Battlefront II fails to justify price


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A screenshot of a Stormtrooper in BF2

Jett Williams, Deputy A&E Editor

Han Solo’s famous quote, “I got a bad feeling about this,” perfectly captures my thoughts on the new Star Wars video game, “Battlefront II.”

Battlefront II improves upon many of the mistakes made with the previous game, but a lack of depth and content limits its lasting enjoyment.

Currently available for $60, the game, developed by EA Dice and published by Electronic Arts, sticks to the same formula of previous Battlefront titles—large-scale, class-based combat with vehicles and Star Wars heroes —while attempting to add replayability and content.

EA and Dice have a history of producing some of the most visually stunning video games of the last decade, and Battlefront 2 is no exception. The graphics approach photorealism, with dense foliage and incredibly detailed character models. From the stitches holding together a rebel soldier’s uniform, to immense Star Destroyers, everything in this game is designed to dazzle, while still holding true to the endless Star Wars canon.

While we’re on the subject of canon, it’s worth noting that Disney and Lucasfilm approved all game content, meaning everything in the game fully upholds the larger ‘Star Wars’ narrative. All character models, weapon sounds and maps were built to mirror the movies as closely as possible.

The game’s greatest strength is its online multiplayer. A variety of modes and maps, spanning across all eras of the Star Wars timeline, provide enough content for endless replayability. EA and Dice have announced that all downloadable content for this game will be free, so you never have to worry about a lack of things to do.

In multiplayer, you start out as one of four base classes. As you progress through a game, you accumulate battle points, which can be spent to play as an upgraded soldier, a tank, a starfighter or a legendary hero. As a ground soldier, you die often. But when you save your battle points and unlock a hero, you are an incredibly powerful force, capable of wiping out rooms of enemy players and turning the tide of battle. This mechanic creates a dynamic experience, as you are constantly switching characters, guns and abilities as the level progresses.

One of the biggest complaints regarding the previous Battlefront game was the lack of good offline content. The multiplayer action was there, but people who didn’t enjoy that style of play were left with very little to do.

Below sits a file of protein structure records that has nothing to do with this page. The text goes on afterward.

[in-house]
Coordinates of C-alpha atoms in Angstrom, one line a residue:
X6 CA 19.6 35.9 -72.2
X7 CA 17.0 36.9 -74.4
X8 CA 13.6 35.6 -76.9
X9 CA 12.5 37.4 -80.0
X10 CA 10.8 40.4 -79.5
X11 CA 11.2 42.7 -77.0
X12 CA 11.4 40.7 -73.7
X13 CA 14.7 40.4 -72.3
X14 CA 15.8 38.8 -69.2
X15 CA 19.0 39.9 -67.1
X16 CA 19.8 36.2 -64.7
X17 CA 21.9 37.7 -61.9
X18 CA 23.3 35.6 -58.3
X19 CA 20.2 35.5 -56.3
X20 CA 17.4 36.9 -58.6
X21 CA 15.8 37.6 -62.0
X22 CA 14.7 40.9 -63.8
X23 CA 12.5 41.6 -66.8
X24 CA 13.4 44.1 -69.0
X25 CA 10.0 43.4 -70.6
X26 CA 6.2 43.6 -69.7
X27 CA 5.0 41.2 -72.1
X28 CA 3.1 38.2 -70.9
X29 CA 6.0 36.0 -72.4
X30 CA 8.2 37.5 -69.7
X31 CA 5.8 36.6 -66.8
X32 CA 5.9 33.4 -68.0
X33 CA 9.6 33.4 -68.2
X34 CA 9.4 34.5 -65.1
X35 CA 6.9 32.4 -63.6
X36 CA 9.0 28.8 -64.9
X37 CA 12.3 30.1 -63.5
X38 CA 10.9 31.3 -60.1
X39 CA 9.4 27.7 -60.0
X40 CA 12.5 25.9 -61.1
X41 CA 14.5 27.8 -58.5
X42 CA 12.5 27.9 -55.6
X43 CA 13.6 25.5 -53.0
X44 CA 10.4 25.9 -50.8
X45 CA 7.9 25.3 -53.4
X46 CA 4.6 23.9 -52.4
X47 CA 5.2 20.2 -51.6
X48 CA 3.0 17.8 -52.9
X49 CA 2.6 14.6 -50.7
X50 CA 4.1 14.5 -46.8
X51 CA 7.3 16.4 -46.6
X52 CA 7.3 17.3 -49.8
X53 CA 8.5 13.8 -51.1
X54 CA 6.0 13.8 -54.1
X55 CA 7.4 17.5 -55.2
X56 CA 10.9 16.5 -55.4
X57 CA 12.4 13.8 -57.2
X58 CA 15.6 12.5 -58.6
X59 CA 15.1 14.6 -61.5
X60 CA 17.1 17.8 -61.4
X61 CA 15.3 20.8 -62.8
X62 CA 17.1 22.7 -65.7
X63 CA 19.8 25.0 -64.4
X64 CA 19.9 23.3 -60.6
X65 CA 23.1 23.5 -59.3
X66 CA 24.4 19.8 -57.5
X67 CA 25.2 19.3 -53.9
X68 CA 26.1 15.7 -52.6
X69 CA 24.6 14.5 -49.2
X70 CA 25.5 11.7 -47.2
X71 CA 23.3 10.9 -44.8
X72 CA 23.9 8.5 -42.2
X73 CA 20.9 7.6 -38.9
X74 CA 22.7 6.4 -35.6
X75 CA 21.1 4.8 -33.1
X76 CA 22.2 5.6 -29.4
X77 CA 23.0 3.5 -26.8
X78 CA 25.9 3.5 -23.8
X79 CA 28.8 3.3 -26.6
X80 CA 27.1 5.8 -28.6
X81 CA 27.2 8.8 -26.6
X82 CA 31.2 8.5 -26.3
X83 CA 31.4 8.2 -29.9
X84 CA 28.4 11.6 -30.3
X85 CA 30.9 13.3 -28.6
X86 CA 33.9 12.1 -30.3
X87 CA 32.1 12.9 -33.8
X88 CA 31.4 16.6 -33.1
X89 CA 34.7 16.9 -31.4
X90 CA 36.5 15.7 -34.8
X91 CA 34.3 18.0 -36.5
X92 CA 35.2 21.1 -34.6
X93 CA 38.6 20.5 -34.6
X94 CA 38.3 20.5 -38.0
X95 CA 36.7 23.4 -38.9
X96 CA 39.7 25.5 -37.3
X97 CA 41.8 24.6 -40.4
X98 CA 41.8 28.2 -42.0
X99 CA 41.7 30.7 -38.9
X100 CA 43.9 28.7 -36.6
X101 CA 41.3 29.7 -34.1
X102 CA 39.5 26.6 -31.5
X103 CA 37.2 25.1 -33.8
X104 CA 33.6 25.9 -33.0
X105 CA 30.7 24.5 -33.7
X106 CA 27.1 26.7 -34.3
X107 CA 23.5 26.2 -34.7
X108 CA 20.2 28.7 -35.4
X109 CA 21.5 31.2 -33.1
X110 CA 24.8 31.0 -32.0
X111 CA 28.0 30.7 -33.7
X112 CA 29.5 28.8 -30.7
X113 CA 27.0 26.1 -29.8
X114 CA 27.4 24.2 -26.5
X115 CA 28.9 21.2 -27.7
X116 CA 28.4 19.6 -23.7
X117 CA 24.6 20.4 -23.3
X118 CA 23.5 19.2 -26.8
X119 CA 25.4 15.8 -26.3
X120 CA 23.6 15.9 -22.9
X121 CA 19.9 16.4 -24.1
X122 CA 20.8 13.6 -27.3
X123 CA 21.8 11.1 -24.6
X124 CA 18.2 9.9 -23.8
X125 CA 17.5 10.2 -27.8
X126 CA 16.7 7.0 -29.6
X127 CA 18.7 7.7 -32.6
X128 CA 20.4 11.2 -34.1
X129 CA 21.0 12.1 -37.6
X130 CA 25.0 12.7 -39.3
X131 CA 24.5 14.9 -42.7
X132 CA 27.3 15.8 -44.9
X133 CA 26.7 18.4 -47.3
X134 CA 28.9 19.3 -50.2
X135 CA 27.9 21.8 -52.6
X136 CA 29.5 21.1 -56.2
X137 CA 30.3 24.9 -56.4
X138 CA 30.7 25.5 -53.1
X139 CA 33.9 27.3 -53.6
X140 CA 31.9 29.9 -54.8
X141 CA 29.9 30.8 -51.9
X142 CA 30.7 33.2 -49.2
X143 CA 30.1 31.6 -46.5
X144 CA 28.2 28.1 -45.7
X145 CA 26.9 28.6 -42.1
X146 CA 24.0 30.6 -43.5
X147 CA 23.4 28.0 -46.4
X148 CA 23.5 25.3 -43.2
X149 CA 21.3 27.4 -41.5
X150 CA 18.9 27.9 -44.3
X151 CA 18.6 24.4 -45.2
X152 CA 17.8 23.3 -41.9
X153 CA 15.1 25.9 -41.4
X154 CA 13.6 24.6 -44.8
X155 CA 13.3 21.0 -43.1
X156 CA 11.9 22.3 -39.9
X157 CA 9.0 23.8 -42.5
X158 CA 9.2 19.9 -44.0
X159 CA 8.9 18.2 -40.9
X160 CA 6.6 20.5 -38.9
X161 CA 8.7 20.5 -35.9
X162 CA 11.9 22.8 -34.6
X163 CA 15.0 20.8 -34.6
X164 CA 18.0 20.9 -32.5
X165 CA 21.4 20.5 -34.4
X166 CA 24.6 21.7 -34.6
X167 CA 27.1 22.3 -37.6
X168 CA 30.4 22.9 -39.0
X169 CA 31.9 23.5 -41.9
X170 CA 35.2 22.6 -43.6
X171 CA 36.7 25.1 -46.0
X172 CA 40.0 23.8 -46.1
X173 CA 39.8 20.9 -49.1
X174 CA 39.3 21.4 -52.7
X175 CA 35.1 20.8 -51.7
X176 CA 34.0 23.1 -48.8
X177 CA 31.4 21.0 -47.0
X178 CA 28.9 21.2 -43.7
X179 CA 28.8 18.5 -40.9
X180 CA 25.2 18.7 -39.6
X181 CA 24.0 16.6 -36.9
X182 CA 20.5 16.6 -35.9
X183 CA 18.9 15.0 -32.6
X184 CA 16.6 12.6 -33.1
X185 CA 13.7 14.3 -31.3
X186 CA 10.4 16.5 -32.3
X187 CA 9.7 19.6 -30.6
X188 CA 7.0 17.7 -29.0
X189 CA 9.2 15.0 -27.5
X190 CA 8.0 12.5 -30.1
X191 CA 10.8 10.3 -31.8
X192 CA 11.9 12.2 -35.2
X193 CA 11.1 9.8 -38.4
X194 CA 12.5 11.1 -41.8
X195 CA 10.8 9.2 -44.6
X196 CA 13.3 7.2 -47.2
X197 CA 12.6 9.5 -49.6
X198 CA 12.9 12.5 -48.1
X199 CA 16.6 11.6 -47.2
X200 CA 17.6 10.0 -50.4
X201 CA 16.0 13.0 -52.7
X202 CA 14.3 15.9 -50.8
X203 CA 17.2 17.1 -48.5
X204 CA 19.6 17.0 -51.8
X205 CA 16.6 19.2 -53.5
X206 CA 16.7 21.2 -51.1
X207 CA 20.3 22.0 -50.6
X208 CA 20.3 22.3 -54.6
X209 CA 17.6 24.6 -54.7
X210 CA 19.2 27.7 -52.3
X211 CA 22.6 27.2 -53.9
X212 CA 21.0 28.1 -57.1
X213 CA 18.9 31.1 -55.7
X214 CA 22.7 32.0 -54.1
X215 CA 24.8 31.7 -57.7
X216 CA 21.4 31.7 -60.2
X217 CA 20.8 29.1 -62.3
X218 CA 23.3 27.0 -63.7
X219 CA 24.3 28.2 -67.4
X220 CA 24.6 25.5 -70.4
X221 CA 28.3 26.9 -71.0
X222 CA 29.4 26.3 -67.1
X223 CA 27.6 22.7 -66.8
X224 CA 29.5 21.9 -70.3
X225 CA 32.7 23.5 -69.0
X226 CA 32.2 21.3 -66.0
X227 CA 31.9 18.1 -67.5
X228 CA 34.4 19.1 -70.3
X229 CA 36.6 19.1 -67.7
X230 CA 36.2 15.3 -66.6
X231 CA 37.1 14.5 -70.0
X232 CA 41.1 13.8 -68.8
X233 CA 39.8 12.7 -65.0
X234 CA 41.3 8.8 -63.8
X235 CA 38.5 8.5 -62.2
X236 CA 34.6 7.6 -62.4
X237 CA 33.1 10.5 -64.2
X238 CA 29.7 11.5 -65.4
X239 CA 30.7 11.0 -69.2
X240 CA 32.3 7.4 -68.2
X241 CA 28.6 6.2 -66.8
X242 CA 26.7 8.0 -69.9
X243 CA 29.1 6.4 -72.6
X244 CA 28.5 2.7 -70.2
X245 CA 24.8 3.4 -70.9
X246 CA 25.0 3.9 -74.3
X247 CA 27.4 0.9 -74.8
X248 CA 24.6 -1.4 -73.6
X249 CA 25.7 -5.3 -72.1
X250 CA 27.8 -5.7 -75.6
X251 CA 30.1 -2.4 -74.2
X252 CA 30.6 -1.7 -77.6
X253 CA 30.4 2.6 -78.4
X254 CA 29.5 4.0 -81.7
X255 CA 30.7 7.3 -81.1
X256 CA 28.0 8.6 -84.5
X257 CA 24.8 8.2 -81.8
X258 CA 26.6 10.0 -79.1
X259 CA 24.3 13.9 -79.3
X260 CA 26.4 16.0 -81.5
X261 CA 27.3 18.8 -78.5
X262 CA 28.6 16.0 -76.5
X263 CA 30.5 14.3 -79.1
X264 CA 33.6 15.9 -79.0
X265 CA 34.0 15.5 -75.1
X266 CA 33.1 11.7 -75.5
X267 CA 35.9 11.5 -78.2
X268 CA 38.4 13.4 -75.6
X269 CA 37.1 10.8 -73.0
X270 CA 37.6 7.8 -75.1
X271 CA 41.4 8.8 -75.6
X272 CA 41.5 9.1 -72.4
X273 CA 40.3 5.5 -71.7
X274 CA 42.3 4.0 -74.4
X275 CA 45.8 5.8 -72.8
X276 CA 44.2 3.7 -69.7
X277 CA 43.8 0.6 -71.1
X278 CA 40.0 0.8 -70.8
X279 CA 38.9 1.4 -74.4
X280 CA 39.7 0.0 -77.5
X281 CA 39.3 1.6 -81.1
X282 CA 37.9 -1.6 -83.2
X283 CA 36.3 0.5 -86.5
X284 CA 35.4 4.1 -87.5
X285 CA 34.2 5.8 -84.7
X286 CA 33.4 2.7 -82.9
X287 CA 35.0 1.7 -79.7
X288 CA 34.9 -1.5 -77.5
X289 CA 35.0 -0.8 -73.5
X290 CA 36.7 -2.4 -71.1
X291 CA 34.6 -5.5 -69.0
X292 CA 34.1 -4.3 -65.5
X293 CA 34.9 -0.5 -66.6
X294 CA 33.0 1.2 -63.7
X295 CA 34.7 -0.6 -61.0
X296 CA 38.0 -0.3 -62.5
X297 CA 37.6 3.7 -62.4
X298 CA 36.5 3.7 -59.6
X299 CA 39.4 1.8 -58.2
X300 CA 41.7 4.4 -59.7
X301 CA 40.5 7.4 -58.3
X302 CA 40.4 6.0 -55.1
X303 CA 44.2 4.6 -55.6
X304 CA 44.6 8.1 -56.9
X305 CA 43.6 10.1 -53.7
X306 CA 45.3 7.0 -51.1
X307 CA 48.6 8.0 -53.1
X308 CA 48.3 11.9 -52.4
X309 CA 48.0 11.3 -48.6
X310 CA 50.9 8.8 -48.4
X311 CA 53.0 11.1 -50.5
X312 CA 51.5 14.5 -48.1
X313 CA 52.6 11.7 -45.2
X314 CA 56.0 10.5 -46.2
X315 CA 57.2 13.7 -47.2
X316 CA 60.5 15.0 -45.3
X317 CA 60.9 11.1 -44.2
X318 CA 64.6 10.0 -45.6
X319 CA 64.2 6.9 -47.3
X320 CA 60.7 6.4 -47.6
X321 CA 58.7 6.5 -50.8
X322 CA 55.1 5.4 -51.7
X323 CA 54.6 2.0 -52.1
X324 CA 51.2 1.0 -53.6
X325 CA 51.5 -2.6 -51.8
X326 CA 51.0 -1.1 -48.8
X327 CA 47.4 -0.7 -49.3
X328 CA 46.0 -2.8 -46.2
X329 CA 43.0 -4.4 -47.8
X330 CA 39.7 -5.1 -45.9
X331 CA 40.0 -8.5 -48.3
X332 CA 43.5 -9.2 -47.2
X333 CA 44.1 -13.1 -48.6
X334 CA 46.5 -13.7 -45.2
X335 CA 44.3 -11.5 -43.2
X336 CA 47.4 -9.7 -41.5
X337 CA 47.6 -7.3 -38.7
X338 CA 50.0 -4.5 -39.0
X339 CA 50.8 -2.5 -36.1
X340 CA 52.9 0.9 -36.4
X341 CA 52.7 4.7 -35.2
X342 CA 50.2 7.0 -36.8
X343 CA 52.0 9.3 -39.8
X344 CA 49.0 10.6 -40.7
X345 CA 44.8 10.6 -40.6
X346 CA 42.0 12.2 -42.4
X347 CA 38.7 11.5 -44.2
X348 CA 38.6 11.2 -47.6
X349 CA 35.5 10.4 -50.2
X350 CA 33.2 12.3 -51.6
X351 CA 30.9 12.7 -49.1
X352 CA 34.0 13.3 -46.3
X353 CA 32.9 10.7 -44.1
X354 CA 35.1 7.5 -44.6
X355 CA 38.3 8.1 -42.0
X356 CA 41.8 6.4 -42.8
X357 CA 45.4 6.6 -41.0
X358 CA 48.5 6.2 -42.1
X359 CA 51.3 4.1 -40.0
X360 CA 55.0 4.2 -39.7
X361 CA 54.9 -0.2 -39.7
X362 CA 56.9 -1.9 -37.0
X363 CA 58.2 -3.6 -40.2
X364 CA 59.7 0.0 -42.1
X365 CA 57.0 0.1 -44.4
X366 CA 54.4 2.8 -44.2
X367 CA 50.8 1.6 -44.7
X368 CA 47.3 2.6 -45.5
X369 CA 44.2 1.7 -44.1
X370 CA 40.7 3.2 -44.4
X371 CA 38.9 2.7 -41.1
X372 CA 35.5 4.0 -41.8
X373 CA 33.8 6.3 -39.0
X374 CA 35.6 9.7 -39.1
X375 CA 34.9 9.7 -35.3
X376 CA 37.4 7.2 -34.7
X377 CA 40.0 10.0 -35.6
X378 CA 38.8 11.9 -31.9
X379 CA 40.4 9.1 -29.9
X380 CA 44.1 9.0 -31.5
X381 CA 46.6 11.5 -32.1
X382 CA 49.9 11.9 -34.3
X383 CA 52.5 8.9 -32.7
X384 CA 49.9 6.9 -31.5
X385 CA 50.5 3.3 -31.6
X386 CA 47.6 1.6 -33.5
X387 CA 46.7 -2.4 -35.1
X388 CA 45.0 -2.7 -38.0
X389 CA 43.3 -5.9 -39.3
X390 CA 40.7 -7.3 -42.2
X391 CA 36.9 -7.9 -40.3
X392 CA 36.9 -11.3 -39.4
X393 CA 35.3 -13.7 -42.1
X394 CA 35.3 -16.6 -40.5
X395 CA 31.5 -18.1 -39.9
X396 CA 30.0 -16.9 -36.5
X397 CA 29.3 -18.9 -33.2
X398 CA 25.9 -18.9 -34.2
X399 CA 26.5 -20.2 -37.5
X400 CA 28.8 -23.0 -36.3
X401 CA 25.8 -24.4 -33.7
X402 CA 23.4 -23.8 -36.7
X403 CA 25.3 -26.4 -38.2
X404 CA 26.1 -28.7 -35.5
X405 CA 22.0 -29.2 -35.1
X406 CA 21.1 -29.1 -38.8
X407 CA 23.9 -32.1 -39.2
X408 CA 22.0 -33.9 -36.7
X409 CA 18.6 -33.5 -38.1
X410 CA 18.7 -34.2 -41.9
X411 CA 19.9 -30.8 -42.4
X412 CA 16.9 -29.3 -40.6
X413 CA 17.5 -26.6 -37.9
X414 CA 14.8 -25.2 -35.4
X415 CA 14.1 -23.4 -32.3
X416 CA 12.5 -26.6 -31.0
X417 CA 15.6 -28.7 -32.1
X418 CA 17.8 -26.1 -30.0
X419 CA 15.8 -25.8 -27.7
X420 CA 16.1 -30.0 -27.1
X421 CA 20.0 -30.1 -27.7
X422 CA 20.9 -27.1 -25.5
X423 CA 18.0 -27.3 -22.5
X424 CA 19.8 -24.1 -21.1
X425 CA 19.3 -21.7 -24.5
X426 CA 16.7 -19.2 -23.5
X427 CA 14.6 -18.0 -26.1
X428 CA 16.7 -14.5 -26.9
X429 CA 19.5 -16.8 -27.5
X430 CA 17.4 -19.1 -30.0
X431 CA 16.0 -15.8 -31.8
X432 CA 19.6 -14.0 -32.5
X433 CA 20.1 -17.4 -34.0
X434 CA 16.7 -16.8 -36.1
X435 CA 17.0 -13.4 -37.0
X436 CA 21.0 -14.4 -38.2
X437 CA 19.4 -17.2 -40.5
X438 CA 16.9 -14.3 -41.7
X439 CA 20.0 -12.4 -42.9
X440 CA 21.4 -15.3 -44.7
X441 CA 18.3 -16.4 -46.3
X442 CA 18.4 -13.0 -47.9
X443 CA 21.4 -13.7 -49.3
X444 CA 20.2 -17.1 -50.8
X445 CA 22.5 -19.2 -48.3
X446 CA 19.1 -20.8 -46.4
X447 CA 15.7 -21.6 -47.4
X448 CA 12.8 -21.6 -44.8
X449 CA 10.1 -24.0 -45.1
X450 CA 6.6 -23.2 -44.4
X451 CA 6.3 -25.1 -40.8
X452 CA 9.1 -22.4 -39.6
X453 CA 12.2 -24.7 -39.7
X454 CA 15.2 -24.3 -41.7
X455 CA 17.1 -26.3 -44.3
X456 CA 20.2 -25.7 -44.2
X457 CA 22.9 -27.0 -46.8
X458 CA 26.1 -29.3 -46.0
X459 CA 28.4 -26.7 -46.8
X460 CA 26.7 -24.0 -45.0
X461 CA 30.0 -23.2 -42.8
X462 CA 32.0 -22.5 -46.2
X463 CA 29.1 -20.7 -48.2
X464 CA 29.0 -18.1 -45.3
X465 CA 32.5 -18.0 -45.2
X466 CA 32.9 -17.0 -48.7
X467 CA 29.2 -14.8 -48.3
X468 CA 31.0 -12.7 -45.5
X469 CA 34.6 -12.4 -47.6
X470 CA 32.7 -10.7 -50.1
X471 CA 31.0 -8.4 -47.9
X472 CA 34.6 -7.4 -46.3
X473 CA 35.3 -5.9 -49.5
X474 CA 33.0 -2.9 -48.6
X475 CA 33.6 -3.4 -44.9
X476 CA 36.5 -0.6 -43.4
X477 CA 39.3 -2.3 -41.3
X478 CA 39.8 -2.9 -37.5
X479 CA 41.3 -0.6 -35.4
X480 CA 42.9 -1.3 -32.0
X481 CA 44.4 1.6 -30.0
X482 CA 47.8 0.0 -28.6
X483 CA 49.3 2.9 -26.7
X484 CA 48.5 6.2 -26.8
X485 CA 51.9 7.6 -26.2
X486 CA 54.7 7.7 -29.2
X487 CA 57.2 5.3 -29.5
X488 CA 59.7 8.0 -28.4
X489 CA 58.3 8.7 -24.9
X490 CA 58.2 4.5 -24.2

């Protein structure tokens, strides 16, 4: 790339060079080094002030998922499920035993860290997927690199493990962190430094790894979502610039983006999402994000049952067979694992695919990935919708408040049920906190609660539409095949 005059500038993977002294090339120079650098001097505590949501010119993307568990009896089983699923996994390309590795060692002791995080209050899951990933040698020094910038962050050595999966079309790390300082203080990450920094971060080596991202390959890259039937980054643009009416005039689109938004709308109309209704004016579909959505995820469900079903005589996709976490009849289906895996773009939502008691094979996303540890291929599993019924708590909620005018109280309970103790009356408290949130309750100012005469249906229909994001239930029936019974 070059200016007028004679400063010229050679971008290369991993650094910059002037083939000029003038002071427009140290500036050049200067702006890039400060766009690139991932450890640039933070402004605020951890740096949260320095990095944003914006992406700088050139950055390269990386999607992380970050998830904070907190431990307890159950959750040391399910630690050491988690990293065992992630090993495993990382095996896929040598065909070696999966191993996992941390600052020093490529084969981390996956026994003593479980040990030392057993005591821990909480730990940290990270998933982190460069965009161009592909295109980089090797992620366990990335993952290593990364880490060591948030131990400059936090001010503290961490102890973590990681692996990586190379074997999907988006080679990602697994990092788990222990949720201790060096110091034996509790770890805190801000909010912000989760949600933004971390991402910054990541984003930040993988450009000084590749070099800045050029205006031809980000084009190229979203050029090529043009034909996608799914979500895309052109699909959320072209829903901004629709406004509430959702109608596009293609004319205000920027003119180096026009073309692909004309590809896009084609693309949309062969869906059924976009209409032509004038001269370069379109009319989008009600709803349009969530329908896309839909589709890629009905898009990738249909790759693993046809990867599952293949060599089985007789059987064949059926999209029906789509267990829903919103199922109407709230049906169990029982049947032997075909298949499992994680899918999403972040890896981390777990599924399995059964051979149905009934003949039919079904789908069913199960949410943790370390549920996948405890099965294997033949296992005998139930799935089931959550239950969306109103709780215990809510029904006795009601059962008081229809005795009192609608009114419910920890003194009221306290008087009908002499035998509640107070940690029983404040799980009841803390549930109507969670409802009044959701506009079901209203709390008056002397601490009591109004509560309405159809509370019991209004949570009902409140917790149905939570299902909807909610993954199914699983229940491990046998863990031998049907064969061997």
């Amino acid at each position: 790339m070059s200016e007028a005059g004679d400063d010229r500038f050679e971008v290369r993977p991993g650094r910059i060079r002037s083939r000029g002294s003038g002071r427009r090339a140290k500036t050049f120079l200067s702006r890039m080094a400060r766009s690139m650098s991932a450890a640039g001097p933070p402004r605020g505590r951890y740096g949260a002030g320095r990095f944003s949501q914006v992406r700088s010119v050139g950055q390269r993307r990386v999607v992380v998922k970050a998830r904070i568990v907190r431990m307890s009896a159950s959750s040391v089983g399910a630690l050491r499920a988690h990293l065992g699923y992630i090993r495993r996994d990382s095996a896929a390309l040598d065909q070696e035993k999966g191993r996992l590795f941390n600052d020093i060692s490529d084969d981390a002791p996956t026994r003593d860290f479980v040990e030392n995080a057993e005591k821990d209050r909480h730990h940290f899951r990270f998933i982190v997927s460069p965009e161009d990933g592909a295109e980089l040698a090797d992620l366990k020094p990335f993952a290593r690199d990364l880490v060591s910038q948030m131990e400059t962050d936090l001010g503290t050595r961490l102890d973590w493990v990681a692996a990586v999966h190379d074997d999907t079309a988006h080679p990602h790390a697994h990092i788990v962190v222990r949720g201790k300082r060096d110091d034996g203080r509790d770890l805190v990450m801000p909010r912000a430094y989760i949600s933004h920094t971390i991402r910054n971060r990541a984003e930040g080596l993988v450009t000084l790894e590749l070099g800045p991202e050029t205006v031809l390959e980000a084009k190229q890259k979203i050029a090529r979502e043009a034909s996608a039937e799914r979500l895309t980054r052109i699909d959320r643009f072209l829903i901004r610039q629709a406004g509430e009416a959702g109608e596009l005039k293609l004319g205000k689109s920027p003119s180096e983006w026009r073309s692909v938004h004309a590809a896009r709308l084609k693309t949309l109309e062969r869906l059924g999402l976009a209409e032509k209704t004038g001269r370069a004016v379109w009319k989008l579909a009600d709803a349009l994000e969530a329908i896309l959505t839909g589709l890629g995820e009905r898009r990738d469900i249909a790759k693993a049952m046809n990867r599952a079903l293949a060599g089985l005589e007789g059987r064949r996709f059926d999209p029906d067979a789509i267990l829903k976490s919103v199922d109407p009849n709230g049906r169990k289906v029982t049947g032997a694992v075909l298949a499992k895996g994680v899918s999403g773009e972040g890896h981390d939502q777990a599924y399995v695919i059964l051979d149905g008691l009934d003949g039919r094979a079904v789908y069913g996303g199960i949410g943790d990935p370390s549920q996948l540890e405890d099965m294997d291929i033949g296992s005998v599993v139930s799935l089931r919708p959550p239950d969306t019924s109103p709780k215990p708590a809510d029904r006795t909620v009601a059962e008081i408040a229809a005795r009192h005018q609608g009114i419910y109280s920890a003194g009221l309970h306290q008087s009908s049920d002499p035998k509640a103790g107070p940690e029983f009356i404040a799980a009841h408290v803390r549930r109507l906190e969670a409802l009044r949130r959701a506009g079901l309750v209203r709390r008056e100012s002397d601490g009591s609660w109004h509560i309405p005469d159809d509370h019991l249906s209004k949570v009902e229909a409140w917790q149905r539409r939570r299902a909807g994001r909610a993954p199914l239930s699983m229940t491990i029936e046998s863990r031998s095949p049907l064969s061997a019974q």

EA and Dice have addressed these. While the campaign does stun with visuals, it feels cookie-cutter in its level design. Much of the game consists of holding an area against waves of enemies, of which there are disappointingly few different types. Some levels do a good job of mixing aerial and ground combat, but for the most part, the missions become repetitive after the first hour.

The arcade mode tries to replicate the instant intensity of the original games, with mixed results. While the increased customization in regards to player modifiers like health and abilities, enemy count and type do add to the replay value, the lack of content in this part of the game makes it feel very tacked on.

You only have access to two modes, both with small teams and no vehicles. Maps are all small, close quarters affairs, with none of the epic battles found in the old games. There is no option for offline space battles. Overall, this mode is only good for several hours of play, before it becomes stale and repetitive.

It’s impossible to review Battlefront 2 and not mention lootboxes. The lootboxes are the main ways to unlock upgrades and skins for your online characters, but the developers removed the micro transactional aspect from the game after massive community backlash. The button to buy lootboxes remains in the game, but for now, it just takes you to a blank screen.

EA and Dice have released a game that improves on its predecessor. The graphics are a new standard for visual spectacle and realism, multiplayer is fun and immersive, and the story mode will provide several hours of entertainment, provided you are already partial to Star Wars.

However, I can’t see many people outside of avid Star Wars fans finding lasting enjoyment with this game. The multiplayer is nothing you can’t find in other recent shooter games. And because the rest of the game is lacking in content and depth, it doesn’t provide $60 worth of gameplay.